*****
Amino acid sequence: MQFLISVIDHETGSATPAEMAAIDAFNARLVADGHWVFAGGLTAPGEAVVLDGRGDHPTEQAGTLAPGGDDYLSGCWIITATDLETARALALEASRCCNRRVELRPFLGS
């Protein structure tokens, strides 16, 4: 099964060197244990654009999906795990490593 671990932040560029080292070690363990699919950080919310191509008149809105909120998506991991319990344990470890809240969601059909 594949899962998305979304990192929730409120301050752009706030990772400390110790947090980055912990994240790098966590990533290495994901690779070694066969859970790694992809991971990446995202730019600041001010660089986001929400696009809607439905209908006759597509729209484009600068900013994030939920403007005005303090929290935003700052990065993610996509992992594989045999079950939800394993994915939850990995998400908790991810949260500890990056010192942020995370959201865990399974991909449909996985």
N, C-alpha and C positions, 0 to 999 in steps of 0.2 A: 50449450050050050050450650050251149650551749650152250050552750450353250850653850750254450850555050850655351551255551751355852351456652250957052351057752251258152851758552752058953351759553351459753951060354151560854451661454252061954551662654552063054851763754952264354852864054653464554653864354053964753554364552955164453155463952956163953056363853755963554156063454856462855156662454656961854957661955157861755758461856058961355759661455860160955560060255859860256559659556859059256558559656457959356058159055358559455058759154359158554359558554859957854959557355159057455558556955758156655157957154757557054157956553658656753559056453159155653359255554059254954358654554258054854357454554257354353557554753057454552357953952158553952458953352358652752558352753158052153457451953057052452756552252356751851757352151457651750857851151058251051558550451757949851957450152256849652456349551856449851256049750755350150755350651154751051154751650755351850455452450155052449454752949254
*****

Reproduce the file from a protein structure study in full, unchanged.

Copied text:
Amino acid sequence: MQFLISVIDHETGSATPAEMAAIDAFNARLVADGHWVFAGGLTAPGEAVVLDGRGDHPTEQAGTLAPGGDDYLSGCWIITATDLETARALALEASRCCNRRVELRPFLGS
């Protein structure tokens, strides 16, 4: 099964060197244990654009999906795990490593 671990932040560029080292070690363990699919950080919310191509008149809105909120998506991991319990344990470890809240969601059909 594949899962998305979304990192929730409120301050752009706030990772400390110790947090980055912990994240790098966590990533290495994901690779070694066969859970790694992809991971990446995202730019600041001010660089986001929400696009809607439905209908006759597509729209484009600068900013994030939920403007005005303090929290935003700052990065993610996509992992594989045999079950939800394993994915939850990995998400908790991810949260500890990056010192942020995370959201865990399974991909449909996985």
N, C-alpha and C positions, 0 to 999 in steps of 0.2 A: 50449450050050050050450650050251149650551749650152250050552750450353250850653850750254450850555050850655351551255551751355852351456652250957052351057752251258152851758552752058953351759553351459753951060354151560854451661454252061954551662654552063054851763754952264354852864054653464554653864354053964753554364552955164453155463952956163953056363853755963554156063454856462855156662454656961854957661955157861755758461856058961355759661455860160955560060255859860256559659556859059256558559656457959356058159055358559455058759154359158554359558554859957854959557355159057455558556955758156655157957154757557054157956553658656753559056453159155653359255554059254954358654554258054854357454554257354353557554753057454552357953952158553952458953352358652752558352753158052153457451953057052452756552252356751851757352151457651750857851151058251051558550451757949851957450152256849652456349551856449851256049750755350150755350651154751051154751650755351850455452450155052449454752949254